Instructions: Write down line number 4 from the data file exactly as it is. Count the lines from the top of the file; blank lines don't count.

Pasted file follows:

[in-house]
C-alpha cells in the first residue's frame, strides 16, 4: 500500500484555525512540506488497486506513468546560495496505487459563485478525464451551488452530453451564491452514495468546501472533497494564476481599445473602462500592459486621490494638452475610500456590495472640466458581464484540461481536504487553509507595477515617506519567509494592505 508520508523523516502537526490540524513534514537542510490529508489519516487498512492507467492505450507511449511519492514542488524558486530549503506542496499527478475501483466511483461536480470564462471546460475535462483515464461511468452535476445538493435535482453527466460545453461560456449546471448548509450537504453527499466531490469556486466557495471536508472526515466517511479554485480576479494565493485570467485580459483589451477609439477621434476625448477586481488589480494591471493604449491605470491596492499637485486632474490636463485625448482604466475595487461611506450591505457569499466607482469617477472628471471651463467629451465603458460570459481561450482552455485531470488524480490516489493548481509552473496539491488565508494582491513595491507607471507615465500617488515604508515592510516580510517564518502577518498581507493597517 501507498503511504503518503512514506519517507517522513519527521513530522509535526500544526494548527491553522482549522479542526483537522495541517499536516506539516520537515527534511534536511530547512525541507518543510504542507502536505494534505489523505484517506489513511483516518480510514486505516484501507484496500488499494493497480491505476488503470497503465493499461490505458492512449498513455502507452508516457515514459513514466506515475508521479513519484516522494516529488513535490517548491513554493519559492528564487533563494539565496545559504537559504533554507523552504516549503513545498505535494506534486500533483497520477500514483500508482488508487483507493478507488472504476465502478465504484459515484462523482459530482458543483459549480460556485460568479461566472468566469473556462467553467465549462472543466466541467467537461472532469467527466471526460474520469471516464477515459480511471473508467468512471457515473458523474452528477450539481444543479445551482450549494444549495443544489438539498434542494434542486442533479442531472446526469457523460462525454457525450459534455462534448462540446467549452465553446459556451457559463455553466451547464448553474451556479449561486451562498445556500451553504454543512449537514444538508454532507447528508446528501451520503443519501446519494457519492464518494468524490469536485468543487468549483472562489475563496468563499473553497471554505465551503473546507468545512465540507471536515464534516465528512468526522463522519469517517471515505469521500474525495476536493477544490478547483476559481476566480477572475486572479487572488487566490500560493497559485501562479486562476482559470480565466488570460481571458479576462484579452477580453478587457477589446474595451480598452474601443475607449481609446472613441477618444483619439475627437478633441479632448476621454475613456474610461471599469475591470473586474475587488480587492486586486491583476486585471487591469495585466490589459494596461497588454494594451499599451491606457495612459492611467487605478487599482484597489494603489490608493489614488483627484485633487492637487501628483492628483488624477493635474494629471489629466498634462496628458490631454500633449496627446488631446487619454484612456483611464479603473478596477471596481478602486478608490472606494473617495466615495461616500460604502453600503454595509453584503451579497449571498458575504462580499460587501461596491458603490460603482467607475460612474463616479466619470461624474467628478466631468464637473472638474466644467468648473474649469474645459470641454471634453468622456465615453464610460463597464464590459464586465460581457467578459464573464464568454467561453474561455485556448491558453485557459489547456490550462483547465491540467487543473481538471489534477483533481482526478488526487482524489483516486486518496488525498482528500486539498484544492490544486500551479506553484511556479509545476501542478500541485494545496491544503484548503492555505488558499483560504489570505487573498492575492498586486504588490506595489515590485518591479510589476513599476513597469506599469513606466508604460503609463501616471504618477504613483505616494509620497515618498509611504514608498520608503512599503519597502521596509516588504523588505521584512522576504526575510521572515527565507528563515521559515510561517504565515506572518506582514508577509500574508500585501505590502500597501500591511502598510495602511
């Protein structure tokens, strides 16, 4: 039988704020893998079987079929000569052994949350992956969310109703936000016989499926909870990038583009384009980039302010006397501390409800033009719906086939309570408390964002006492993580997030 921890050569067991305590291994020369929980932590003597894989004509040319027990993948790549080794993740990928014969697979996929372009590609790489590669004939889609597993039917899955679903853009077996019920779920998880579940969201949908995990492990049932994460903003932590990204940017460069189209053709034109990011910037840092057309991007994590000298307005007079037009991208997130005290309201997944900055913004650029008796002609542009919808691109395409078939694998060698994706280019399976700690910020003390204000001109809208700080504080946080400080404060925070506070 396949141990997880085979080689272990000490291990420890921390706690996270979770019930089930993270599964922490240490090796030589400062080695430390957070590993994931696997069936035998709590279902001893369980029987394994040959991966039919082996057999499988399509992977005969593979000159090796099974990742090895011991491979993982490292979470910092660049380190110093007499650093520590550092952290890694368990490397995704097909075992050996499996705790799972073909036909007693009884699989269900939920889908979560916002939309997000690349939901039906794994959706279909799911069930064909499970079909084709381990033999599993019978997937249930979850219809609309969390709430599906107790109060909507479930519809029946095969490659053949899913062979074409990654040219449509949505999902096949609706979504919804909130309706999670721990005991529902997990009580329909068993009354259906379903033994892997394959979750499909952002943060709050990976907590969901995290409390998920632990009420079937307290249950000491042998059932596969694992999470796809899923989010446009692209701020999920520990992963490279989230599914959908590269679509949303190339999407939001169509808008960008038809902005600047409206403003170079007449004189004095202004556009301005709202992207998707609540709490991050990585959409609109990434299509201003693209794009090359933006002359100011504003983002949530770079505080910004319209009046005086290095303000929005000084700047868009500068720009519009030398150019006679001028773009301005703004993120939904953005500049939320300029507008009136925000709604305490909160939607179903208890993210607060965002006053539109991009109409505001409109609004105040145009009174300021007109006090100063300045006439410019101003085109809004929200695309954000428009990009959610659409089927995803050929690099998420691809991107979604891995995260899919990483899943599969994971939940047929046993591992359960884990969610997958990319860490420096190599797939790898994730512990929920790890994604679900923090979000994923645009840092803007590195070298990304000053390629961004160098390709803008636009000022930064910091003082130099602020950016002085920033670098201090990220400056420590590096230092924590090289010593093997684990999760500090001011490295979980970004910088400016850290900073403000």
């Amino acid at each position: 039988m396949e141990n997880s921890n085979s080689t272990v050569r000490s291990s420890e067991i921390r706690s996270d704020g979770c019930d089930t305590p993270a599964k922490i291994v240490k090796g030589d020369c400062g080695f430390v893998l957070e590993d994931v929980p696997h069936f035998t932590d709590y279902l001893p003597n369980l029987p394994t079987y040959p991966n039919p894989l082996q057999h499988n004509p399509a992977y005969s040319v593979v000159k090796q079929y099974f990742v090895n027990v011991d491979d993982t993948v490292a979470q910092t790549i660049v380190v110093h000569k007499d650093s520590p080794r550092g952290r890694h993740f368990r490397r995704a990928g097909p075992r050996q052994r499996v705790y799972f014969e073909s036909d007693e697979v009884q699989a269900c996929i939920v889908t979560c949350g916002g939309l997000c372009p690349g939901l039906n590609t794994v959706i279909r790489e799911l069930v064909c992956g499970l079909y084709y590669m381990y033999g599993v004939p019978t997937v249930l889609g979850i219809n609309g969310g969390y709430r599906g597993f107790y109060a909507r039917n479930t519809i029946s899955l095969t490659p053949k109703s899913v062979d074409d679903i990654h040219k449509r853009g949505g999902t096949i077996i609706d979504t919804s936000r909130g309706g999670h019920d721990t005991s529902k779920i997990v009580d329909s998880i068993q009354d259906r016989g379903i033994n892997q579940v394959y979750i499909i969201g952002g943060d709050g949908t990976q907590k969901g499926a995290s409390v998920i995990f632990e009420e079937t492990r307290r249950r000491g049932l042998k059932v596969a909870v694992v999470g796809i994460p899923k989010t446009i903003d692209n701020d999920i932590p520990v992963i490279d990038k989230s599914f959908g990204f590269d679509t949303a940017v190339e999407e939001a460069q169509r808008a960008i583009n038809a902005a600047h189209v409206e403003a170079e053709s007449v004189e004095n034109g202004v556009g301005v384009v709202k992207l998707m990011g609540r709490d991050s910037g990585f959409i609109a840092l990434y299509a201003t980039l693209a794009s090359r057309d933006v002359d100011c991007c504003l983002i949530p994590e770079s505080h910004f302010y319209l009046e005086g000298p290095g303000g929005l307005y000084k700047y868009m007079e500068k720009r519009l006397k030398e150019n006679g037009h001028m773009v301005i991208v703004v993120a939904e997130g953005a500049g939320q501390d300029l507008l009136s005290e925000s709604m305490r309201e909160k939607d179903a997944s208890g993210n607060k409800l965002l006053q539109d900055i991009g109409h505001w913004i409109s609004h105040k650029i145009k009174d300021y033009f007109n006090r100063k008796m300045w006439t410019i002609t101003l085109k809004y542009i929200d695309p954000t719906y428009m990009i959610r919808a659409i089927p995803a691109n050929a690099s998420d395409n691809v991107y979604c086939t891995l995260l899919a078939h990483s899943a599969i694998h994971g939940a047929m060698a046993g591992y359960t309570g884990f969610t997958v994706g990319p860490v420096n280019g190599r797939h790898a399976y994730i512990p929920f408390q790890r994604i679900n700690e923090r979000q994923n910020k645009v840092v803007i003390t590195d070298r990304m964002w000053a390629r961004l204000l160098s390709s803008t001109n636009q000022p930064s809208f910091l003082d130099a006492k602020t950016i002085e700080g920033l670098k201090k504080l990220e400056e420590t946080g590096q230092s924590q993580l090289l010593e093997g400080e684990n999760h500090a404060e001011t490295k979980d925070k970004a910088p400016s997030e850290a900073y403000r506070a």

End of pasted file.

């Amino acid at each position: 039988m396949e141990n997880s921890n085979s080689t272990v050569r000490s291990s420890e067991i921390r706690s996270d704020g979770c019930d089930t305590p993270a599964k922490i291994v240490k090796g030589d020369c400062g080695f430390v893998l957070e590993d994931v929980p696997h069936f035998t932590d709590y279902l001893p003597n369980l029987p394994t079987y040959p991966n039919p894989l082996q057999h499988n004509p399509a992977y005969s040319v593979v000159k090796q079929y099974f990742v090895n027990v011991d491979d993982t993948v490292a979470q910092t790549i660049v380190v110093h000569k007499d650093s520590p080794r550092g952290r890694h993740f368990r490397r995704a990928g097909p075992r050996q052994r499996v705790y799972f014969e073909s036909d007693e697979v009884q699989a269900c996929i939920v889908t979560c949350g916002g939309l997000c372009p690349g939901l039906n590609t794994v959706i279909r790489e799911l069930v064909c992956g499970l079909y084709y590669m381990y033999g599993v004939p019978t997937v249930l889609g979850i219809n609309g969310g969390y709430r599906g597993f107790y109060a909507r039917n479930t519809i029946s899955l095969t490659p053949k109703s899913v062979d074409d679903i990654h040219k449509r853009g949505g999902t096949i077996i609706d979504t919804s936000r909130g309706g999670h019920d721990t005991s529902k779920i997990v009580d329909s998880i068993q009354d259906r016989g379903i033994n892997q579940v394959y979750i499909i969201g952002g943060d709050g949908t990976q907590k969901g499926a995290s409390v998920i995990f632990e009420e079937t492990r307290r249950r000491g049932l042998k059932v596969a909870v694992v999470g796809i994460p899923k989010t446009i903003d692209n701020d999920i932590p520990v992963i490279d990038k989230s599914f959908g990204f590269d679509t949303a940017v190339e999407e939001a460069q169509r808008a960008i583009n038809a902005a600047h189209v409206e403003a170079e053709s007449v004189e004095n034109g202004v556009g301005v384009v709202k992207l998707m990011g609540r709490d991050s910037g990585f959409i609109a840092l990434y299509a201003t980039l693209a794009s090359r057309d933006v002359d100011c991007c504003l983002i949530p994590e770079s505080h910004f302010y319209l009046e005086g000298p290095g303000g929005l307005y000084k700047y868009m007079e500068k720009r519009l006397k030398e150019n006679g037009h001028m773009v301005i991208v703004v993120a939904e997130g953005a500049g939320q501390d300029l507008l009136s005290e925000s709604m305490r309201e909160k939607d179903a997944s208890g993210n607060k409800l965002l006053q539109d900055i991009g109409h505001w913004i409109s609004h105040k650029i145009k009174d300021y033009f007109n006090r100063k008796m300045w006439t410019i002609t101003l085109k809004y542009i929200d695309p954000t719906y428009m990009i959610r919808a659409i089927p995803a691109n050929a690099s998420d395409n691809v991107y979604c086939t891995l995260l899919a078939h990483s899943a599969i694998h994971g939940a047929m060698a046993g591992y359960t309570g884990f969610t997958v994706g990319p860490v420096n280019g190599r797939h790898a399976y994730i512990p929920f408390q790890r994604i679900n700690e923090r979000q994923n910020k645009v840092v803007i003390t590195d070298r990304m964002w000053a390629r961004l204000l160098s390709s803008t001109n636009q000022p930064s809208f910091l003082d130099a006492k602020t950016i002085e700080g920033l670098k201090k504080l990220e400056e420590t946080g590096q230092s924590q993580l090289l010593e093997g400080e684990n999760h500090a404060e001011t490295k979980d925070k970004a910088p400016s997030e850290a900073y403000r506070a």